I have asked Microsoft some clarification regarding SMTP. There are very valid reasons to still allow TLS1.0/1.1 for SMTP connections. When I get a reaction I will update this post. It is technically possible that SMTP is the exception to this new support statement. But I will not assume this.

How to check?

How do you if there are any issues? It highly depends on your infrastructure. You need access to OSI model Layer 7 in order to inspect the TLS version. Check connection logging  available. Use OpenSSL tools to check whether TLS1.2 is available. Use Fiddler to monitor whether TLS1.2 connections are actually used. I’ve written a blog post two years ago on how to check your connections.

When you know which connections still aren’t able to leverage TLS1.2, you have some work to do.

Note: I expect that Office 365 will support TLS1.3 that is still in development, Cloudfare has an interesting blog post about this.


  • SMTP is still in scope I believe?

  • Mark Brashear

    Can you comment further on the SMTP connections? We have a complicated O365 environment with over 400 domains in the tenant. Our company is very large and we have hundreds of our businesses in our tenant and close to 100 SMTP connectors. We use SMTP connectors to accept mail from printers/scanners, ERP systems, etc. Looking at the Connector Report in the tenant, we have a significant amount of mail flowing from our connectors that is not using TLS 1.2. Will we need to identify each device sending to our environment via the SMTP connector, and try to force it to use TLS 1.2? This impact of this will be significant as we have a lot of older systems and devices.

    • Yes, SMTP connections are also impacted by this change.

    • Tammy

      I have these questions as well: Will we need to identify each device sending to our environment via the SMTP connector, and try to force it to use TLS 1.2?

      • Yes, as I understand it SMTP is also impacted by this change. However, it kind of depends on you kind of submission. If it could be considered as external mail, I would assume that SMTP could fall back to unencrypted connections. But not for Authenticated (direct send) connections.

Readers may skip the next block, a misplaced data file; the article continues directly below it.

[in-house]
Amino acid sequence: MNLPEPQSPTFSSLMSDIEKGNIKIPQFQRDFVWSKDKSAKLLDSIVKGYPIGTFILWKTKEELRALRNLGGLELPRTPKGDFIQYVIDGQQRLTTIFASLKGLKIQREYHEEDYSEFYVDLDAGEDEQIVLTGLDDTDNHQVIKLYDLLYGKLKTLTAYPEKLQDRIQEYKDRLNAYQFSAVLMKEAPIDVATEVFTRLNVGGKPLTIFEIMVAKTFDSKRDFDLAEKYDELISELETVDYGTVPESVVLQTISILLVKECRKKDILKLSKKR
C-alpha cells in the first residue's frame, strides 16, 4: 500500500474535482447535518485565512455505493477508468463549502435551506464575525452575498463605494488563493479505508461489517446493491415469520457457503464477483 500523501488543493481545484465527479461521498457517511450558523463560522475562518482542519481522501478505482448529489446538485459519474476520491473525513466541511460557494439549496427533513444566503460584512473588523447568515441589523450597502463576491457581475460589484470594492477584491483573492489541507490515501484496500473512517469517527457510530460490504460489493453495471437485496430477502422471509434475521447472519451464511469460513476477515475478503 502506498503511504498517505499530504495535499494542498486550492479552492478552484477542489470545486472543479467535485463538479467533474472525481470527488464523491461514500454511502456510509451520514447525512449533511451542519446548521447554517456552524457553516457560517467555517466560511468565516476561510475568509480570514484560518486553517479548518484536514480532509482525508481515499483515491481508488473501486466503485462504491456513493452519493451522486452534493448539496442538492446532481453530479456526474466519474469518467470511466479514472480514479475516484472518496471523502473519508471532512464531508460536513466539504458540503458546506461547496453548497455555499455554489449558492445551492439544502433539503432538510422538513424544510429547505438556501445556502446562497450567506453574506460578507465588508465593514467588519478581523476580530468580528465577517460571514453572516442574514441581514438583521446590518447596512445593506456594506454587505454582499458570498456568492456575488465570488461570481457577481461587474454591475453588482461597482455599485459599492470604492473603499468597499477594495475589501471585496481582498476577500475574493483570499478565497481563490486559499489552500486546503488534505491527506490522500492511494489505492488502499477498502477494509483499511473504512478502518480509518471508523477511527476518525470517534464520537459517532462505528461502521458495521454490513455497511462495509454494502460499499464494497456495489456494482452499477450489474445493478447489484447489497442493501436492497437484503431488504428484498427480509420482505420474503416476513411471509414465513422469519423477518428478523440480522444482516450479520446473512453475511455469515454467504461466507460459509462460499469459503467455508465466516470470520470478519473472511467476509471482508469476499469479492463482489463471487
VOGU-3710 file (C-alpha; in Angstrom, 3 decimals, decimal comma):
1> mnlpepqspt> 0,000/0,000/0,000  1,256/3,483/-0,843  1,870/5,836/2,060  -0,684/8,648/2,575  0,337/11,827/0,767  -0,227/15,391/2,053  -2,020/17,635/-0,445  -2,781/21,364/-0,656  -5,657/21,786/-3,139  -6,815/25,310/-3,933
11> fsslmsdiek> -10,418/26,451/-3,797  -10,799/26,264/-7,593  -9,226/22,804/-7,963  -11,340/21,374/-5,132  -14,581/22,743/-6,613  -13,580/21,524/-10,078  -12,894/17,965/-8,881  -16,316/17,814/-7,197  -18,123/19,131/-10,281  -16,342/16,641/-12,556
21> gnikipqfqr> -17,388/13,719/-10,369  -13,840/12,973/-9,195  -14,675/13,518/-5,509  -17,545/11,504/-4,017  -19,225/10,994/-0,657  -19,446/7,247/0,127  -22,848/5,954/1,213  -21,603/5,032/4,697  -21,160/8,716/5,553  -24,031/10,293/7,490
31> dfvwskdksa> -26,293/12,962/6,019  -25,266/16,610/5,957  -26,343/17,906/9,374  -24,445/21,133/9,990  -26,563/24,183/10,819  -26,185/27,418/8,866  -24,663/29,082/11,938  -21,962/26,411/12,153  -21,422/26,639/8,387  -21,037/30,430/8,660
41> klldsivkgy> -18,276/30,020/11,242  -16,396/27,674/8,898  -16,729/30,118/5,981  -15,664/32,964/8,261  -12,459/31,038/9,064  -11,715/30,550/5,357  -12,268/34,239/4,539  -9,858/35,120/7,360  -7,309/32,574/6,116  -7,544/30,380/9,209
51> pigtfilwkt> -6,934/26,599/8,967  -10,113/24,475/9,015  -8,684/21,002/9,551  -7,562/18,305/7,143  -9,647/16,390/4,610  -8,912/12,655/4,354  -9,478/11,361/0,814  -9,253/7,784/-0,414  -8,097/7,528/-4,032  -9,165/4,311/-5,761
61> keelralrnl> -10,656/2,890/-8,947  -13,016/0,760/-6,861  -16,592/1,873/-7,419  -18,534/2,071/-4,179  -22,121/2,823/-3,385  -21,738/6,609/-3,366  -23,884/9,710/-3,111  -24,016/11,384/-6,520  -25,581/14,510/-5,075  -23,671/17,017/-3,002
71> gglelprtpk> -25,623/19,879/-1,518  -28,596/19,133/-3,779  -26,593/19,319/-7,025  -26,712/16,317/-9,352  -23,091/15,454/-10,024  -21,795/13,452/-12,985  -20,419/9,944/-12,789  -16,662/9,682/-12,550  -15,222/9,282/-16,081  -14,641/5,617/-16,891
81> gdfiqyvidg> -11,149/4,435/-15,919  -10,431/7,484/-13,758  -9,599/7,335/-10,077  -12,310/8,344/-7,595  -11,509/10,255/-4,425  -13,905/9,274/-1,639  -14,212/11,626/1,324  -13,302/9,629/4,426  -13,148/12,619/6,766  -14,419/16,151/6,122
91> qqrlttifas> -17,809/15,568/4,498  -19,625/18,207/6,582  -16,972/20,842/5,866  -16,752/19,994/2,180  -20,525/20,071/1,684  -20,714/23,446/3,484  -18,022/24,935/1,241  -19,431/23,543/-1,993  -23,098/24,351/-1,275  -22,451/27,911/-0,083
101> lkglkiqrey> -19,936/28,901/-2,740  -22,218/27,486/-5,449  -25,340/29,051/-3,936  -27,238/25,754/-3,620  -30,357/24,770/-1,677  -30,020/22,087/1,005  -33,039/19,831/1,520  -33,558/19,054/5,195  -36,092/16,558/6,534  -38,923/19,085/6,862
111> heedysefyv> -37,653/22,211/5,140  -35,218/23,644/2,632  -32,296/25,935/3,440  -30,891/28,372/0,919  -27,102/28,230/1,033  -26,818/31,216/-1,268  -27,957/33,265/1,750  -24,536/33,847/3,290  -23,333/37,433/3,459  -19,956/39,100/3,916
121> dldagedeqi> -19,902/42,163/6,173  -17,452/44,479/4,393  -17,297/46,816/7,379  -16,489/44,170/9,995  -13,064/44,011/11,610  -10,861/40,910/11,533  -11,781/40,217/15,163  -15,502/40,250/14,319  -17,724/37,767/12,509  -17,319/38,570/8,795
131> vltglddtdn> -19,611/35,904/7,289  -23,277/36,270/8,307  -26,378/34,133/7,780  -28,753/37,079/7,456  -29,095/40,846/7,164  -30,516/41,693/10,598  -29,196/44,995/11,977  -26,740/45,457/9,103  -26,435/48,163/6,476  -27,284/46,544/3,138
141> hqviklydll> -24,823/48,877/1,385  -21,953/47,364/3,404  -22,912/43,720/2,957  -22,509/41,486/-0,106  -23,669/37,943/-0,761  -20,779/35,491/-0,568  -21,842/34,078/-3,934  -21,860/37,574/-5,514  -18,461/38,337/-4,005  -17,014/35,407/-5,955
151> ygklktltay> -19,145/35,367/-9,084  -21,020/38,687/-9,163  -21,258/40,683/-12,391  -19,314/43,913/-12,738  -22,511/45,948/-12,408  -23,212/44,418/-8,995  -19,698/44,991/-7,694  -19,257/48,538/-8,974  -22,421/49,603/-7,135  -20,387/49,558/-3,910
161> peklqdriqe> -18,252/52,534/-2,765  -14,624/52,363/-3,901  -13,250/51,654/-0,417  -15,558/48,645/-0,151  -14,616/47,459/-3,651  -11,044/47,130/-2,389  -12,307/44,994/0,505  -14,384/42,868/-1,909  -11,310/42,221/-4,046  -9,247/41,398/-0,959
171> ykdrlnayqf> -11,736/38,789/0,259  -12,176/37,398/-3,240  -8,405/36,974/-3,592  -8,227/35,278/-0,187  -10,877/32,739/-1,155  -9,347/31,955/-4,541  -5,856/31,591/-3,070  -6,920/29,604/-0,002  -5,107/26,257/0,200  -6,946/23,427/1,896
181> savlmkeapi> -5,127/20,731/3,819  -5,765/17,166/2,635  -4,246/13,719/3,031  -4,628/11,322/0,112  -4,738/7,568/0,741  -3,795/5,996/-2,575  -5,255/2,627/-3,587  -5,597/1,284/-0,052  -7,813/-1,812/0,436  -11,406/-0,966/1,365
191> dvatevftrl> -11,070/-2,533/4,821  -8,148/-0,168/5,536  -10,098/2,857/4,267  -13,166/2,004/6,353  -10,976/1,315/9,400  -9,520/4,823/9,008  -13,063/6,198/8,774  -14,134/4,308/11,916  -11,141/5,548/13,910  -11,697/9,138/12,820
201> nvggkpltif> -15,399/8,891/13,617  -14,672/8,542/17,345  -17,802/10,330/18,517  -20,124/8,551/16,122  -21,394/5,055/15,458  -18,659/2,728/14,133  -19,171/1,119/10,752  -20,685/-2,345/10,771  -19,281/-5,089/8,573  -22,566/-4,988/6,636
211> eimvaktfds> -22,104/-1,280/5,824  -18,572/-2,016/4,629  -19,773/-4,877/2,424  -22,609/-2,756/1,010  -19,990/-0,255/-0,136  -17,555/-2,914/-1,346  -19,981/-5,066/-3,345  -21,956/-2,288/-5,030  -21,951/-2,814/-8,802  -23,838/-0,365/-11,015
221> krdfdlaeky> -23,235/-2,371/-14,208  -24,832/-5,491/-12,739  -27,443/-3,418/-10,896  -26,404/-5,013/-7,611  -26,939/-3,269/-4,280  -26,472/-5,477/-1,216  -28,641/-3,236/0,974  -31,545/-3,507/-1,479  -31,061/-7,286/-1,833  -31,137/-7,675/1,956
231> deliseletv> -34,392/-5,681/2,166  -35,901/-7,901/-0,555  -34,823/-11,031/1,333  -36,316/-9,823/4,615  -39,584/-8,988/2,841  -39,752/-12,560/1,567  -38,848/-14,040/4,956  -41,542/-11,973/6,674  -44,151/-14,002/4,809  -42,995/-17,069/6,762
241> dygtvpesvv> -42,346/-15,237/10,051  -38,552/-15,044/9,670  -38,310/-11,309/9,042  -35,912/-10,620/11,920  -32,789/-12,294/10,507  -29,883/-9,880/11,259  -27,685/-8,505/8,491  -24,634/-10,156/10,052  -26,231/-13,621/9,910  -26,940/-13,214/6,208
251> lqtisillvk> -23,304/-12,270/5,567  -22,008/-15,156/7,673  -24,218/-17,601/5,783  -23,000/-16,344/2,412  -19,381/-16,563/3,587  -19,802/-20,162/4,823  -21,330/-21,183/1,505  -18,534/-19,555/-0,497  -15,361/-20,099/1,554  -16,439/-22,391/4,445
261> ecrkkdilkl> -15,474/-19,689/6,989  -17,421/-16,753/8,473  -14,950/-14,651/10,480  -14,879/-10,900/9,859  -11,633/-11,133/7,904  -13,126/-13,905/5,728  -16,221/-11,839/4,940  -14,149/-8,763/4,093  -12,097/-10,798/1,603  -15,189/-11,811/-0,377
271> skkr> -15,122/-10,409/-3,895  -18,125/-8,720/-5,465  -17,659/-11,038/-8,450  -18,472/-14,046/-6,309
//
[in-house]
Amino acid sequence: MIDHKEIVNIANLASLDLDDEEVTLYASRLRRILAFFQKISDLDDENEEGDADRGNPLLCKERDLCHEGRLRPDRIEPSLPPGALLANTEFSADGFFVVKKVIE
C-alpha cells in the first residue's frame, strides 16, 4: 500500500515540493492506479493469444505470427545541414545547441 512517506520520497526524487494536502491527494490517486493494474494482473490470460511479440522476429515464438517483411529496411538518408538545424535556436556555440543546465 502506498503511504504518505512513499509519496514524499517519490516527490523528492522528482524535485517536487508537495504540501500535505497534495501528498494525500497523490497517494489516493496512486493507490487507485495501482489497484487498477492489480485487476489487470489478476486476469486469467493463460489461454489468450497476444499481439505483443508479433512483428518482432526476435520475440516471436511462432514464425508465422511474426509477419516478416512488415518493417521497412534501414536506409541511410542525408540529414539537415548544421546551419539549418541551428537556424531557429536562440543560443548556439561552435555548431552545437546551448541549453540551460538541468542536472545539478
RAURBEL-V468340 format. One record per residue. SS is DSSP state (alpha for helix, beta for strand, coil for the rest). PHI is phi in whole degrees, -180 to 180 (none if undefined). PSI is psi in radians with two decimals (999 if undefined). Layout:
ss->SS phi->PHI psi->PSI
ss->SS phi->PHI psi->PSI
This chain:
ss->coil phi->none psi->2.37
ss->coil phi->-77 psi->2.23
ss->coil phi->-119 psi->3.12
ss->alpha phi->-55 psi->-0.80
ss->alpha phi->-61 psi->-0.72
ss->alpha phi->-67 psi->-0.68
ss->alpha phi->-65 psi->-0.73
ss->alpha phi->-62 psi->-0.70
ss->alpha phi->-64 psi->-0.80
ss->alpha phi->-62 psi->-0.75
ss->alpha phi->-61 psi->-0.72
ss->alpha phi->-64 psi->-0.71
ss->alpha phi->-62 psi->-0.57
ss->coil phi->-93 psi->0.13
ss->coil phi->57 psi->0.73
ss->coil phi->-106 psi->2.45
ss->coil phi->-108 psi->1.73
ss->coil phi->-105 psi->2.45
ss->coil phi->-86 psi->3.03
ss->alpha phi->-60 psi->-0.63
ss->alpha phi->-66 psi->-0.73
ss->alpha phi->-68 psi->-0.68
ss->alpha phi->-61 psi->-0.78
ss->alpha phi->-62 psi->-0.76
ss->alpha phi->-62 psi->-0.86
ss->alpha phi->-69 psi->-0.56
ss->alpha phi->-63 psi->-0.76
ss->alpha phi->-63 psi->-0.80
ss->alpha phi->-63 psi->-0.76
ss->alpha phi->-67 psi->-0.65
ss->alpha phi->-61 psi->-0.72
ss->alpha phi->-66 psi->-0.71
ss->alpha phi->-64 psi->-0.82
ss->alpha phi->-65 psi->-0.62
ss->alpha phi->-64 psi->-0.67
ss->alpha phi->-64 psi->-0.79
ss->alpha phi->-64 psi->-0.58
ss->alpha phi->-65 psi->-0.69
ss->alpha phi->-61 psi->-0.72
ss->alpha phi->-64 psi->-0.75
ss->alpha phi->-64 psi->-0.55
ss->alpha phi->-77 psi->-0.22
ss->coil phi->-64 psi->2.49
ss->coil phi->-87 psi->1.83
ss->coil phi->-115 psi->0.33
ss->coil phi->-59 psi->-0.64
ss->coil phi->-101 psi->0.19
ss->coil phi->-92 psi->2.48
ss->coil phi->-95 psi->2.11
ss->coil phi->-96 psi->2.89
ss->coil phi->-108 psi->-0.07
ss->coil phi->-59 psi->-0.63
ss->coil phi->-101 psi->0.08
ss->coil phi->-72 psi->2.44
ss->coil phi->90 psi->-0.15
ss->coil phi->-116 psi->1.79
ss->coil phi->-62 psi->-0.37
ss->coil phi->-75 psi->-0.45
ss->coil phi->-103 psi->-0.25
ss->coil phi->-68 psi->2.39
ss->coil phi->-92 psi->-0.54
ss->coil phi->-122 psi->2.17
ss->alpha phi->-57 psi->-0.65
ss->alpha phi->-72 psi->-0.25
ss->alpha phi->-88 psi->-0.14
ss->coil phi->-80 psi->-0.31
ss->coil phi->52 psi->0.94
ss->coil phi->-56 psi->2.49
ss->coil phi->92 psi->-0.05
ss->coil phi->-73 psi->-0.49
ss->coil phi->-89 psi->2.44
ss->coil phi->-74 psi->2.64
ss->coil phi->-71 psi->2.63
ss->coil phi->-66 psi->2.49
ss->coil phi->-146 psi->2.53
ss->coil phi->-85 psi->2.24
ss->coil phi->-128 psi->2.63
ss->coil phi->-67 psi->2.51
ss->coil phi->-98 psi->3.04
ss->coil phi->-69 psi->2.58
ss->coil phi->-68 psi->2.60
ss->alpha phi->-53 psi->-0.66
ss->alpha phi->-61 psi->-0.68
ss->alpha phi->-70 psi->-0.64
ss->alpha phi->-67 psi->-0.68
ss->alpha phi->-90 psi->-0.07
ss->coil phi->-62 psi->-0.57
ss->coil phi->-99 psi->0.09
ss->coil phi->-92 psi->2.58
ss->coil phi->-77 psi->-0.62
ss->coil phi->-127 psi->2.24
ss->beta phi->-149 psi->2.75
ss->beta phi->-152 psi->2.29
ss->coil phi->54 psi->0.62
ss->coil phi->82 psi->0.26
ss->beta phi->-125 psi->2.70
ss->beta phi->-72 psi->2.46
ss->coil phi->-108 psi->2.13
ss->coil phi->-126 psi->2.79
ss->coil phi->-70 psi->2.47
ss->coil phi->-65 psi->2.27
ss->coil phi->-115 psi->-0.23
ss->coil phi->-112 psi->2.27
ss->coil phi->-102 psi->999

• Paul Marsh

    Are ADFS Proxy and ADFS connections impacted by this change?

    • Yes, those where explicitly called out in Microsoft publications. But it should be fairly easy to enable TLS1.2 for those and if not it's probably time to upgrade the OS anyway.

  • Josh

    Are you aware of whether or not EOP (Exchange Online Protection) connections are affected? We use EOP to scrub mail before coming into our on-prem exchange server. Currently we receive mail from EOP to our exchange on-prem server using TSL 1.0 or 1.1. We don't route mail back out of our on-prem Exchange server via EOP.


    • As I've come to understand from Microsoft, yes SMTP is impacted as well. But like I mentioned earlier, I assume that external mail (or deliveries from your devices etc. that are considered by EOP as external) might use Opportunistic TLS, meaning that if TLS connections cannot be made it falls back to lower encryption or no encryption. Not for authenticated submissions though, I would assume those would be TLS1.2 only.
      If you see TLS1.0/1.1 and no incoming TLS1.2 connections on your on-prem Exchange server, I would seriously investigate whether the OS and Exchange are ready for TLS1.2. SMTP shares the same TLS configuration as IIS.

      • Josh


        I just spoke with EOP support and they have said that support for TLS1.0/1.1 will be ended on October 31st but that it will continue to function until August of 2019 – they will not support customers with TLS 1.0/1.1 issues after the 31st. Have you heard any time lines for when it will actually be deprecated, same month as I was just provided?



        • Hi Josh,

          Yeah, they clarified the language over time that it's not a hard date but more a support end date (as I'm currently traveling for several weeks didn't really have the time/energy to update my post. Sorry).